is uncertain about whether possessing or exercising the power will cause
  a result described in items (b)(5)(C)(i) through (vi) or (b)(5)(C)(viii)
  or if the trustee determines that possessing  or  exercising  the  power
  will  or  may  deprive the trust of a tax benefit or impose a tax burden
  not described in clause (b)(5)(C). The release may be permanent or for a
  specified period,  including  a  period  measured  by  the  life  of  an
  individual.
    (F)  Terms  of  a  trust  that limit the power of a trustee to make an
  adjustment between principal and income are not contrary to this section
  unless it is clear from the terms  of  the  trust  that  the  terms  are
  intended to deny the trustee the power of adjustment conferred by clause
  (b)(5)(A).
    (6) Special investment skills.
    For  a  bank,  trust  company  or paid professional investment advisor
  (whether or not registered under any federal  securities  or  investment
  law)  which serves as a trustee, and any other trustee representing that
  such trustee has  special  investment  skills,  the  exercise  of  skill
  contemplated  by the prudent investor standard shall require the trustee
  to exercise such diligence in investing and  managing  assets  as  would
  customarily   be  exercised  by  prudent  investors  of  discretion  and
  intelligence having special investment skills.
    (c) Delegation of investment or management functions.
    (1) Delegation of an investment  or  management  function  requires  a
  trustee to exercise care, skill and caution in:
    (A)  selecting  a delegee suitable to exercise the delegated function,
  taking into account the nature and value of the assets subject  to  such
  delegation and the expertise of the delegee;
    (B) establishing the scope and terms of the delegation consistent with
  the purposes of the governing instrument;
    (C)  periodically  reviewing  the  delegee's exercise of the delegated
  function and compliance with the scope and terms of the delegation; and
    (D) controlling the overall cost by reason of the delegation.
    (2) The delegee has a duty to the trustee and to the trust  to  comply
  with the scope and terms of the delegation and to exercise the delegated
  function   with   reasonable  care,  skill  and  caution.  An  attempted
  exoneration of the delegee from liability for failure to meet such  duty
  is contrary to public policy and void.

(3)  By  accepting  the  delegation  of  a trustee's function from the
  trustee of a trust that is subject to the law of New York,  the  delegee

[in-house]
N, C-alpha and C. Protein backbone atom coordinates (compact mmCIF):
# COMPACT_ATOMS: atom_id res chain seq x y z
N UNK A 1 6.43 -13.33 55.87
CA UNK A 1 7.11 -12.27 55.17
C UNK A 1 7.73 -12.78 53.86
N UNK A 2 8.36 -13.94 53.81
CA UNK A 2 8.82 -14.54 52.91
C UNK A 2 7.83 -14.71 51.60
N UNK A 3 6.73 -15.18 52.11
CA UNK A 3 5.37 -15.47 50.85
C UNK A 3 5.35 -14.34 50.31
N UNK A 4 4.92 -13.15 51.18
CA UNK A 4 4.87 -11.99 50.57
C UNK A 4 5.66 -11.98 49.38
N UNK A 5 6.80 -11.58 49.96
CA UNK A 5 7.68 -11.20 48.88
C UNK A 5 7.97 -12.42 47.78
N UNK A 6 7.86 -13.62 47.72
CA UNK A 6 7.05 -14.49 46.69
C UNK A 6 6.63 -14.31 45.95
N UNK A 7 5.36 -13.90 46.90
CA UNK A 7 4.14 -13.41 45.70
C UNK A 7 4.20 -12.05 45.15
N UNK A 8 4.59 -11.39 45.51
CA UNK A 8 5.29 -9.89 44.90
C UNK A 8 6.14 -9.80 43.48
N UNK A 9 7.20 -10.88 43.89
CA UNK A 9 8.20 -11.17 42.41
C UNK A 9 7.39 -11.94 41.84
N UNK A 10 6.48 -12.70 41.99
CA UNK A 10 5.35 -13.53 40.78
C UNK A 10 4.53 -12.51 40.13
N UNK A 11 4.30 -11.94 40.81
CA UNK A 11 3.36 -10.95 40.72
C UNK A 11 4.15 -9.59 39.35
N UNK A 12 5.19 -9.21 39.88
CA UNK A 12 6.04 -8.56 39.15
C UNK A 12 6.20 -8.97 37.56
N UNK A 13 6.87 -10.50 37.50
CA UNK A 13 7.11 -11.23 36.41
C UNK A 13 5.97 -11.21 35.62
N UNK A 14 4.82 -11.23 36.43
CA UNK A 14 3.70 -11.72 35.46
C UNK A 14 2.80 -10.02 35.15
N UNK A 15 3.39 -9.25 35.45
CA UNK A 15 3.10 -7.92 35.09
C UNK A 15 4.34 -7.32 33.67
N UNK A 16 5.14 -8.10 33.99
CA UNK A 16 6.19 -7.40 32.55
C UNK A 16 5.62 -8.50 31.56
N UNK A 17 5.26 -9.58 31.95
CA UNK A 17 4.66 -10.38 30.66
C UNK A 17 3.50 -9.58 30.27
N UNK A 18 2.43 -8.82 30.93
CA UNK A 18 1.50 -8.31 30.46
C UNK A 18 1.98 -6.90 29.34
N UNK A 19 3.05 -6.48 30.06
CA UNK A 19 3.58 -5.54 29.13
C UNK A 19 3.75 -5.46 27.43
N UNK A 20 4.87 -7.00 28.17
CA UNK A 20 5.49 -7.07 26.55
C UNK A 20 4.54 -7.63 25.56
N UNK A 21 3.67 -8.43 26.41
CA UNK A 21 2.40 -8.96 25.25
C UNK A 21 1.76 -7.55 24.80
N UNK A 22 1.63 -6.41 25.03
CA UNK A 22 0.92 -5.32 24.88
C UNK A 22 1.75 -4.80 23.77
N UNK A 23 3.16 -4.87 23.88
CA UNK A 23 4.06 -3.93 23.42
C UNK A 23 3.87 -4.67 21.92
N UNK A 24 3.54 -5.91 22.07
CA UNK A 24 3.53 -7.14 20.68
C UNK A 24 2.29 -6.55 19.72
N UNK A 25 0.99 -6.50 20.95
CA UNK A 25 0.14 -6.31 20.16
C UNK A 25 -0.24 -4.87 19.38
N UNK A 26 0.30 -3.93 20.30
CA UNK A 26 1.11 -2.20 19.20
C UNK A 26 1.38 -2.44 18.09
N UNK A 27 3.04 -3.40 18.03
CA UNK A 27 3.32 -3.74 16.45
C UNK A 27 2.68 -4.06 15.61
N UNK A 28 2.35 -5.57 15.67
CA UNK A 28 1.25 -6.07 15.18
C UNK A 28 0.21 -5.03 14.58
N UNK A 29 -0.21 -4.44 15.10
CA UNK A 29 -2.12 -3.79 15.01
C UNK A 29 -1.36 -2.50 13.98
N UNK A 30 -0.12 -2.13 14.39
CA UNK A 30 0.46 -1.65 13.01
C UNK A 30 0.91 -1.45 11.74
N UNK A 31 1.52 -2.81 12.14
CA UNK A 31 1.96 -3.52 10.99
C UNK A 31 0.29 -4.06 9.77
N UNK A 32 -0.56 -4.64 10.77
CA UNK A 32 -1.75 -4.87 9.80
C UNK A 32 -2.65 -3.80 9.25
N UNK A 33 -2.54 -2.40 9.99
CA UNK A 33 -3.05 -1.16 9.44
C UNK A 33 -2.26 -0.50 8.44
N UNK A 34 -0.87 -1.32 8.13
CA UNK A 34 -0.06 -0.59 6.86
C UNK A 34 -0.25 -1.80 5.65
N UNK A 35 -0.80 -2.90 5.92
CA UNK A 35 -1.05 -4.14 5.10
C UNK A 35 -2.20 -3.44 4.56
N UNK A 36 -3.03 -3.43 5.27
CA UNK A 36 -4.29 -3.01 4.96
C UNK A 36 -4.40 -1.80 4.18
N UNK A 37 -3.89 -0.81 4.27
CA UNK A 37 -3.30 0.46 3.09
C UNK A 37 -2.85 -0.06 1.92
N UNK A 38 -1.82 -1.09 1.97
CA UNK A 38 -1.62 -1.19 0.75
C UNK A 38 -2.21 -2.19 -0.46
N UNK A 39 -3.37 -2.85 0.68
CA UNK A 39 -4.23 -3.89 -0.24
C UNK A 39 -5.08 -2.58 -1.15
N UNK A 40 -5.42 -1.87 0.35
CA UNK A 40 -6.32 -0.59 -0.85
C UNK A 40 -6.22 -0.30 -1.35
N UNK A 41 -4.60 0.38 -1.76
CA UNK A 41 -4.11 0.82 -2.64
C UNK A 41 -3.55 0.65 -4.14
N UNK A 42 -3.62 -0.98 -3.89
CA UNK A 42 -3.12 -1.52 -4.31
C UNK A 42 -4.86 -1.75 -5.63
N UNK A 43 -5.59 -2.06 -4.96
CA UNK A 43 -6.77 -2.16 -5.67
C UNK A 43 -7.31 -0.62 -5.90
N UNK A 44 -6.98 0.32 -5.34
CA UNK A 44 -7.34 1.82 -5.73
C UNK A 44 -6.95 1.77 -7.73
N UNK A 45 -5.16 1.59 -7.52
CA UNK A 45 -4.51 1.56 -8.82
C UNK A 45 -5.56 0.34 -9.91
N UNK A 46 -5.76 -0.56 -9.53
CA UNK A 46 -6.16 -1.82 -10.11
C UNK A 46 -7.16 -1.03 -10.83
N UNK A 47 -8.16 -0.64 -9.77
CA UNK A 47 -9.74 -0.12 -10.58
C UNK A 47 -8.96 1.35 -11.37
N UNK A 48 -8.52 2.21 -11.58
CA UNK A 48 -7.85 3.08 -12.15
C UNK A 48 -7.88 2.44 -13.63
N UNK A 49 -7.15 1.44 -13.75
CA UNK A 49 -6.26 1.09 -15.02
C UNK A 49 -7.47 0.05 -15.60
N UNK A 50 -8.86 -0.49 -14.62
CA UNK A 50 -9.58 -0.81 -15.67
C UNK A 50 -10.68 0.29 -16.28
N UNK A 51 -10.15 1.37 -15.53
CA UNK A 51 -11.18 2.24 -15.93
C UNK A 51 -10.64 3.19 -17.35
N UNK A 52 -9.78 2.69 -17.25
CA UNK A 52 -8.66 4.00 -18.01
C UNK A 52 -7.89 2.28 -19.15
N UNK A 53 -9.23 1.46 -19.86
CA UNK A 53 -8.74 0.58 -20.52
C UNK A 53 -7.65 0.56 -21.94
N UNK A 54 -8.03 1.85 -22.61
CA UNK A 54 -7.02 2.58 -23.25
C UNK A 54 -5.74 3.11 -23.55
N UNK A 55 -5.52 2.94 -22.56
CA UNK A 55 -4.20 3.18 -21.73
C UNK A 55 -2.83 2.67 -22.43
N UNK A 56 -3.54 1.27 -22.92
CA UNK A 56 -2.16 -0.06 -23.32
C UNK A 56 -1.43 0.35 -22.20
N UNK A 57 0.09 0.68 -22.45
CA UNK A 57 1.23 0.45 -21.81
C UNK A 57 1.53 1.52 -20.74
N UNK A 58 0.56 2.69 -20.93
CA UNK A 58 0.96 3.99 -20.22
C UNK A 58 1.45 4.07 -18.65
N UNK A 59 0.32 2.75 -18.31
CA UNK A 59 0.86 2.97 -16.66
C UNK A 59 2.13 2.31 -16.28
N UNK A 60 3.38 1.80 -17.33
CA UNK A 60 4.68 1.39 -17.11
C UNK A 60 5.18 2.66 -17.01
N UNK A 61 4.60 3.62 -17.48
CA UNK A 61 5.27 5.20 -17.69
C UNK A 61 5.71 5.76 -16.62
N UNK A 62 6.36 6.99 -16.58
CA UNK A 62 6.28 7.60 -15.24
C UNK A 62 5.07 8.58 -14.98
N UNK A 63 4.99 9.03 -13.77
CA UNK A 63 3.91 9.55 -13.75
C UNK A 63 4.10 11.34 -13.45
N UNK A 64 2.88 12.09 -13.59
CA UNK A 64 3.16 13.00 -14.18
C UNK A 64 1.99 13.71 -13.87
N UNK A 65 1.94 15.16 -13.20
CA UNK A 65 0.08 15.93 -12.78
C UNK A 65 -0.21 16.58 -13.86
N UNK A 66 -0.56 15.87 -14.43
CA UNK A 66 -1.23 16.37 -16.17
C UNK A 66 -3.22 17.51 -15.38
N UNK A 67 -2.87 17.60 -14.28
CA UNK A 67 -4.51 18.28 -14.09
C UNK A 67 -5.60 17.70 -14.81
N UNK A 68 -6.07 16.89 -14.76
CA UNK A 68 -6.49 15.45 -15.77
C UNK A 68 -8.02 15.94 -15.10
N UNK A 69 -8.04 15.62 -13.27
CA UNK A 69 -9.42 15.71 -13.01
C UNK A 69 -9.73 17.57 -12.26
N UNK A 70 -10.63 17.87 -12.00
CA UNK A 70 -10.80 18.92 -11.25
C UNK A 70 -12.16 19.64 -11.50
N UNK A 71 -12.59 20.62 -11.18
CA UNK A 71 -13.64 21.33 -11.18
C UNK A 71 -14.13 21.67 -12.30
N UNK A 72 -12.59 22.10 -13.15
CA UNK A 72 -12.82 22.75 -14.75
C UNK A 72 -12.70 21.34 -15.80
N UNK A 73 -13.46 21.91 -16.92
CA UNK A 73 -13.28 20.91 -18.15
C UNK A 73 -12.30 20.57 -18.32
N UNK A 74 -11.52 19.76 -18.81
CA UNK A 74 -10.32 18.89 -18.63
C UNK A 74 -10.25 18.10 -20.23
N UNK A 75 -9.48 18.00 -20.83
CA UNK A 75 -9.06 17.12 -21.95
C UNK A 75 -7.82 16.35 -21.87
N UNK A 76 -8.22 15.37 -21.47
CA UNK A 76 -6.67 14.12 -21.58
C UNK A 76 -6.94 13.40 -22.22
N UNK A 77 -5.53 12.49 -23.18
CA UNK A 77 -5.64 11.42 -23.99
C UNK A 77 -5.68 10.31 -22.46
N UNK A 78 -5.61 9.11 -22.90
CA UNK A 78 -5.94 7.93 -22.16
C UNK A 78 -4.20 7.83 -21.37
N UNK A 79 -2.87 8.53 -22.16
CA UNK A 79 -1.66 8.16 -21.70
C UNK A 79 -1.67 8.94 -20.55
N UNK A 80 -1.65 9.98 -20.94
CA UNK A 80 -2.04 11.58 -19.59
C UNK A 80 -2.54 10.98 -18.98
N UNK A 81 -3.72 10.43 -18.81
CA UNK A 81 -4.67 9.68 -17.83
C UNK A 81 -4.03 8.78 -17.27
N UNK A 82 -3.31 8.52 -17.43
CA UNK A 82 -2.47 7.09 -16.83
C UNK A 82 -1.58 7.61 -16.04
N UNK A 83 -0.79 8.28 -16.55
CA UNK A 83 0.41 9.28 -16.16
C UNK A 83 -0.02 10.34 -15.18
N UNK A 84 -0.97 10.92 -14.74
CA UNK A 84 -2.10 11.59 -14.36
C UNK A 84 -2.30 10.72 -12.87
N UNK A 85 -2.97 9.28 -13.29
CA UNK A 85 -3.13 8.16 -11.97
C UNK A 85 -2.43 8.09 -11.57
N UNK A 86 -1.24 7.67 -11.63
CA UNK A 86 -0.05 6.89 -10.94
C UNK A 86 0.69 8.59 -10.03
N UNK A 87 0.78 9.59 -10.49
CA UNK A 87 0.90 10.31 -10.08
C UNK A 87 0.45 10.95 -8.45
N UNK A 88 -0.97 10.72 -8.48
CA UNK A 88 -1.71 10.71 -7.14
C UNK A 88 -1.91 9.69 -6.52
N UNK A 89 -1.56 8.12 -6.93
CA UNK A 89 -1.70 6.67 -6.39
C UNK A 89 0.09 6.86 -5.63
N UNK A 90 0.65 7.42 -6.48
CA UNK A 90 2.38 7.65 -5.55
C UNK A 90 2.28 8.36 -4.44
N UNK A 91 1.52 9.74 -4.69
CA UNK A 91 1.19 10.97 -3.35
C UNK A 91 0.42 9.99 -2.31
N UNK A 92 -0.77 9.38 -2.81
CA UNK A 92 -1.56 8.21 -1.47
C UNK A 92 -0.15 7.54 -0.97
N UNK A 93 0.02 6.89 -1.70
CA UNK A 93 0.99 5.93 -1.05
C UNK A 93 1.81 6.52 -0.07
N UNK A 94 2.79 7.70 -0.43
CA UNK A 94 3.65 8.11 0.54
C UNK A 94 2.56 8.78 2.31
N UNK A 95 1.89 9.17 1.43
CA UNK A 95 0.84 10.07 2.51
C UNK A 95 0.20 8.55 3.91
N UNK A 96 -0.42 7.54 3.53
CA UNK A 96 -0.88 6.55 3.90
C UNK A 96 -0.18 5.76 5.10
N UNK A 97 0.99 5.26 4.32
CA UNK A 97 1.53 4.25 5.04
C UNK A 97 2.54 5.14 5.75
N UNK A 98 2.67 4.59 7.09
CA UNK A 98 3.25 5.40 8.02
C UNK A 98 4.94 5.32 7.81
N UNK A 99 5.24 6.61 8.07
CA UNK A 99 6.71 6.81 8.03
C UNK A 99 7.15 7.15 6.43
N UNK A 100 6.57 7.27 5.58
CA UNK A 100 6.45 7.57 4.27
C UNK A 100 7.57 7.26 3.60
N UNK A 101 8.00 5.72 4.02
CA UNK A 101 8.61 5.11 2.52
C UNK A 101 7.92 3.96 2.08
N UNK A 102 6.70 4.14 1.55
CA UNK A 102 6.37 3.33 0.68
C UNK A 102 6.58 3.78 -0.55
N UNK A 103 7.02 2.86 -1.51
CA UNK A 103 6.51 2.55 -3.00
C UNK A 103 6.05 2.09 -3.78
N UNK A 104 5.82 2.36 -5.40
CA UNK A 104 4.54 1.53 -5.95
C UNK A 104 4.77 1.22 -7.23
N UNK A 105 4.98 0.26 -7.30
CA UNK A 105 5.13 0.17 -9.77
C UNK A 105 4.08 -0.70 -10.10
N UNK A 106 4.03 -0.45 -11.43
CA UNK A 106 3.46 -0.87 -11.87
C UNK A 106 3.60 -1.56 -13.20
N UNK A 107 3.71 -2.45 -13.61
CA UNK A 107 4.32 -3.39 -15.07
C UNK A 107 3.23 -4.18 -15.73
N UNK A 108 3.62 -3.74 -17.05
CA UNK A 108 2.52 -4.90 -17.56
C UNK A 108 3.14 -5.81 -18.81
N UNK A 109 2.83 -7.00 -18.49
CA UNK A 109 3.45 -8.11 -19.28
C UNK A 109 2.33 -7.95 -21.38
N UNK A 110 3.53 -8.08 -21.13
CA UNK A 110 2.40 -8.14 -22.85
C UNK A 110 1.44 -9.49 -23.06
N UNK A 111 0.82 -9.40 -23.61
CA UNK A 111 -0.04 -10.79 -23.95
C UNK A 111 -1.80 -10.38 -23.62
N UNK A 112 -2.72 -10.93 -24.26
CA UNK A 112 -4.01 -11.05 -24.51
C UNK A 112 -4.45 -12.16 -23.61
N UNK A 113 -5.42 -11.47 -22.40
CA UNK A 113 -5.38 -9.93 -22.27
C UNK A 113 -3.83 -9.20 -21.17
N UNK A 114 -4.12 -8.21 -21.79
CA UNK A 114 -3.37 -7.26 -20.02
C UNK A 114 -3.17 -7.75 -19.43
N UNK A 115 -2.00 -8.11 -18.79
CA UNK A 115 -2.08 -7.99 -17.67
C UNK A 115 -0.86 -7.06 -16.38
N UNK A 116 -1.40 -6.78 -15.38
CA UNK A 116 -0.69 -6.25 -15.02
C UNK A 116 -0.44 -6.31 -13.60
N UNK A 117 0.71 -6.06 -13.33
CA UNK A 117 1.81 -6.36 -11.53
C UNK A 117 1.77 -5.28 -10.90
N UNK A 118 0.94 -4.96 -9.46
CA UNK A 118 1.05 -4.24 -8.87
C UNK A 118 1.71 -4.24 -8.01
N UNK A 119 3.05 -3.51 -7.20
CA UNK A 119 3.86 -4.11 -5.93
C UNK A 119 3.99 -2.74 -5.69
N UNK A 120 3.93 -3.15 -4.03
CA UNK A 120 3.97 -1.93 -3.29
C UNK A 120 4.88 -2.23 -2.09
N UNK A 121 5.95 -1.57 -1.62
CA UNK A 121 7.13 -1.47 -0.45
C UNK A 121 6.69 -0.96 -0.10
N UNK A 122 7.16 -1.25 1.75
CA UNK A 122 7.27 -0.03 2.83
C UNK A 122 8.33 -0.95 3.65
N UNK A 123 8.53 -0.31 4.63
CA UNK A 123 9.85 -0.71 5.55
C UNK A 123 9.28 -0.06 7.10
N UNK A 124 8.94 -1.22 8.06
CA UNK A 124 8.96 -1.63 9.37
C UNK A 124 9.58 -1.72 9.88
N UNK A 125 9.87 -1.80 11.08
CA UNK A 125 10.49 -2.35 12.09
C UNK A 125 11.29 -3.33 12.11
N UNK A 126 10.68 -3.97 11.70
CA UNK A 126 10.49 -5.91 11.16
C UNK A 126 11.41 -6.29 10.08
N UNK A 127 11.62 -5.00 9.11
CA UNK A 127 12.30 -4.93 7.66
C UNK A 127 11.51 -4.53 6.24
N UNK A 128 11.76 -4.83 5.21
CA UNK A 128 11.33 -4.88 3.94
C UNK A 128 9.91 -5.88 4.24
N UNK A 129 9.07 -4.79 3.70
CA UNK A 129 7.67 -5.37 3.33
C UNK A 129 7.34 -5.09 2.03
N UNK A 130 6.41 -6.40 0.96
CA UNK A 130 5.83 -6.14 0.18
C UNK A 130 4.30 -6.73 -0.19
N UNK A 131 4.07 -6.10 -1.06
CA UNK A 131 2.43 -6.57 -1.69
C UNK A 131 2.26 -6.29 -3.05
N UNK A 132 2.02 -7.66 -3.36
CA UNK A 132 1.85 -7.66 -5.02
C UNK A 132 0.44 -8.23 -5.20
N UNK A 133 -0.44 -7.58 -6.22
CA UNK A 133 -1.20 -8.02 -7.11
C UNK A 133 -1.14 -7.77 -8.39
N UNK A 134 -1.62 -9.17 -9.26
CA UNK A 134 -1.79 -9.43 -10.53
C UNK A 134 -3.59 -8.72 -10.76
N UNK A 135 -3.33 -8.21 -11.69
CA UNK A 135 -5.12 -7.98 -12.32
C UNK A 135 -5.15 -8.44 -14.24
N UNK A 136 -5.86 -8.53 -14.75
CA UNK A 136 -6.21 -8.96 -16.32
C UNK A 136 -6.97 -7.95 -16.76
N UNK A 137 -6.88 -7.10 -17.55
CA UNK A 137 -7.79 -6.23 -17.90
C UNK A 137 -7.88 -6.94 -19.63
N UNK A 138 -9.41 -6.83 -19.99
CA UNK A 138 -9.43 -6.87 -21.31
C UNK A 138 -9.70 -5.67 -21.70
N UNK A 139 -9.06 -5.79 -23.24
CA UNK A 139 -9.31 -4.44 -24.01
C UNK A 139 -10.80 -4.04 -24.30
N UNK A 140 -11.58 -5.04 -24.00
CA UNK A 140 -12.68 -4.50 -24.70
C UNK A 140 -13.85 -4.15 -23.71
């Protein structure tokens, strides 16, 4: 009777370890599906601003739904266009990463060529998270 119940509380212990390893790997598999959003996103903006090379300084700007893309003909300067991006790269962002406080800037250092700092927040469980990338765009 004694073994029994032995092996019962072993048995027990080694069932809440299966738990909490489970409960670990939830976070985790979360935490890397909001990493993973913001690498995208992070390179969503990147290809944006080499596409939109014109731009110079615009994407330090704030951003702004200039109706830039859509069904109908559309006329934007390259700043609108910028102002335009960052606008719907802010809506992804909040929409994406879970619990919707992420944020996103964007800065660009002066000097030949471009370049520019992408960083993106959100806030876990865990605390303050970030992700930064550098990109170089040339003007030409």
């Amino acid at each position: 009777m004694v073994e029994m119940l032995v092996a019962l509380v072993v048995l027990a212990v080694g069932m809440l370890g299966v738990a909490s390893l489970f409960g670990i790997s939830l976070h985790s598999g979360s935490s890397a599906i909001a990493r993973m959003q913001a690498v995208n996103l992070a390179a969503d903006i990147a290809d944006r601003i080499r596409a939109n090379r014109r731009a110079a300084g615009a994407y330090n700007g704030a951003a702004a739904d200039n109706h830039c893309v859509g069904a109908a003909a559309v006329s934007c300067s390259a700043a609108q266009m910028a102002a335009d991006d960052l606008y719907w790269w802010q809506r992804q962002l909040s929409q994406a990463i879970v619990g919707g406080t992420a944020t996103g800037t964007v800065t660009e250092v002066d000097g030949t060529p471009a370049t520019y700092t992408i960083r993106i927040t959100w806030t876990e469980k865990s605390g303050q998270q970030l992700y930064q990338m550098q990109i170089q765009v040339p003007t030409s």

submits  to  the  jurisdiction  of  the  courts  of  New  York even if a
  delegation agreement provides otherwise, and the delegee may be  made  a
  party  to  any  proceeding  in  such  courts  that  places  in issue the
  decisions or actions of the delegee.
    (d) Investment in securities of related investment companies.
    A trustee  holding  funds  for  investment  may  invest  the  same  in
  securities of any management type investment company or trust registered
  pursuant  to  the  federal  investment  company  act of nineteen hundred
  forty, as amended, notwithstanding that the trustee or an  affiliate  of
  the  trustee  acts  as  investment  advisor,  custodian, transfer agent,
  registrar, sponsor, distributor, manager or provides other  services  to
  the  investment  company  or  trust.  Unless the will, lifetime trust or
  order appointing the trustee provides otherwise, the trustee shall elect
  annually  either  (i)  to  receive  or  have   its   affiliate   receive
  compensation  for  providing such services to such investment company or
  trust for the portion of the trust invested in such  investment  company
  or  trust  or  (ii)  to take annual corporate trustees' commissions with
  respect to such portion.
    (e) As used in this section:
    (1) the term "trustee" includes a  personal  representative,  trustee,
  guardian,  donee  of  a  power  during  minority, guardian under article
  eighty-one of the mental hygiene law, committee of the  property  of  an
  incompetent  person,  and  conservator of the property of a conservatee,
  but does not include an institutional fund as defined in section 551  of
  the not-for-profit corporation law;
    (2) the term "trust" includes any fiduciary entity with property owned
  by a trustee as defined in this section;
    (3) the term "governing instrument" includes a court order; and
    (4)  the  term  "portfolio"  includes  all  property of every kind and
  character held by a trustee as defined in this section.